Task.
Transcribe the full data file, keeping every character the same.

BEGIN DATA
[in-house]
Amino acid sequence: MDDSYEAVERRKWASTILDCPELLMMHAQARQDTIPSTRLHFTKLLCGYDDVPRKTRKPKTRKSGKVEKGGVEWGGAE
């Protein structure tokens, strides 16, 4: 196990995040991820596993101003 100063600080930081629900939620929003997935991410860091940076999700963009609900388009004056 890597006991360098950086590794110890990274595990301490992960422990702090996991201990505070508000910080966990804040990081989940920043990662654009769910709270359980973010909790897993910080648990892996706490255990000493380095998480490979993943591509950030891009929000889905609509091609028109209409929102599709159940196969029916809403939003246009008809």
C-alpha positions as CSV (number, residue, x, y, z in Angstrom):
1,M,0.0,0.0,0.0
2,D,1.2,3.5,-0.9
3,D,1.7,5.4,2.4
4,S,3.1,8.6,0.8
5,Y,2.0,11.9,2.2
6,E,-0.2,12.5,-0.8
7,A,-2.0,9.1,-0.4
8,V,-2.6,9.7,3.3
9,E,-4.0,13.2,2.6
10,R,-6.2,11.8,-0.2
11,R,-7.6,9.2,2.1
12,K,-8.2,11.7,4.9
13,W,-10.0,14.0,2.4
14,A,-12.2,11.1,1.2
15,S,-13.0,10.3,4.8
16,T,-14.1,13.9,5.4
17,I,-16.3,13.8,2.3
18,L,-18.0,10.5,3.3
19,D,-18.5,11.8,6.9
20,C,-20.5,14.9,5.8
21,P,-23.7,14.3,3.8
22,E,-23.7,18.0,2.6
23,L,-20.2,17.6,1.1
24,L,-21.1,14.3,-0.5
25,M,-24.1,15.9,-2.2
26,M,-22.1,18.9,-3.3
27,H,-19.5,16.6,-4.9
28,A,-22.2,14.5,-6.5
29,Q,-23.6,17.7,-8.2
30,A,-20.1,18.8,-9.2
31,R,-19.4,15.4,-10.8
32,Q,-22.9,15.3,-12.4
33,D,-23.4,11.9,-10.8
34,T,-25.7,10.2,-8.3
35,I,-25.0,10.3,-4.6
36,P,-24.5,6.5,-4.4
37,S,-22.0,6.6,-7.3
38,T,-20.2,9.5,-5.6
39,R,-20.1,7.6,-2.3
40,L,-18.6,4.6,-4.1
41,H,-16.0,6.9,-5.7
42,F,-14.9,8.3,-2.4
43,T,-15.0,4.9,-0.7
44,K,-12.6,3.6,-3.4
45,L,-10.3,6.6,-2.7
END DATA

[in-house]
Amino acid sequence: MDDSYEAVERRKWASTILDCPELLMMHAQARQDTIPSTRLHFTKLLCGYDDVPRKTRKPKTRKSGKVEKGGVEWGGAE
């Protein structure tokens, strides 16, 4: 196990995040991820596993101003 100063600080930081629900939620929003997935991410860091940076999700963009609900388009004056 890597006991360098950086590794110890990274595990301490992960422990702090996991201990505070508000910080966990804040990081989940920043990662654009769910709270359980973010909790897993910080648990892996706490255990000493380095998480490979993943591509950030891009929000889905609509091609028109209409929102599709159940196969029916809403939003246009008809």
C-alpha positions as CSV (number, residue, x, y, z in Angstrom):
1,M,0.0,0.0,0.0
2,D,1.2,3.5,-0.9
3,D,1.7,5.4,2.4
4,S,3.1,8.6,0.8
5,Y,2.0,11.9,2.2
6,E,-0.2,12.5,-0.8
7,A,-2.0,9.1,-0.4
8,V,-2.6,9.7,3.3
9,E,-4.0,13.2,2.6
10,R,-6.2,11.8,-0.2
11,R,-7.6,9.2,2.1
12,K,-8.2,11.7,4.9
13,W,-10.0,14.0,2.4
14,A,-12.2,11.1,1.2
15,S,-13.0,10.3,4.8
16,T,-14.1,13.9,5.4
17,I,-16.3,13.8,2.3
18,L,-18.0,10.5,3.3
19,D,-18.5,11.8,6.9
20,C,-20.5,14.9,5.8
21,P,-23.7,14.3,3.8
22,E,-23.7,18.0,2.6
23,L,-20.2,17.6,1.1
24,L,-21.1,14.3,-0.5
25,M,-24.1,15.9,-2.2
26,M,-22.1,18.9,-3.3
27,H,-19.5,16.6,-4.9
28,A,-22.2,14.5,-6.5
29,Q,-23.6,17.7,-8.2
30,A,-20.1,18.8,-9.2
31,R,-19.4,15.4,-10.8
32,Q,-22.9,15.3,-12.4
33,D,-23.4,11.9,-10.8
34,T,-25.7,10.2,-8.3
35,I,-25.0,10.3,-4.6
36,P,-24.5,6.5,-4.4
37,S,-22.0,6.6,-7.3
38,T,-20.2,9.5,-5.6
39,R,-20.1,7.6,-2.3
40,L,-18.6,4.6,-4.1
41,H,-16.0,6.9,-5.7
42,F,-14.9,8.3,-2.4
43,T,-15.0,4.9,-0.7
44,K,-12.6,3.6,-3.4
45,L,-10.3,6.6,-2.7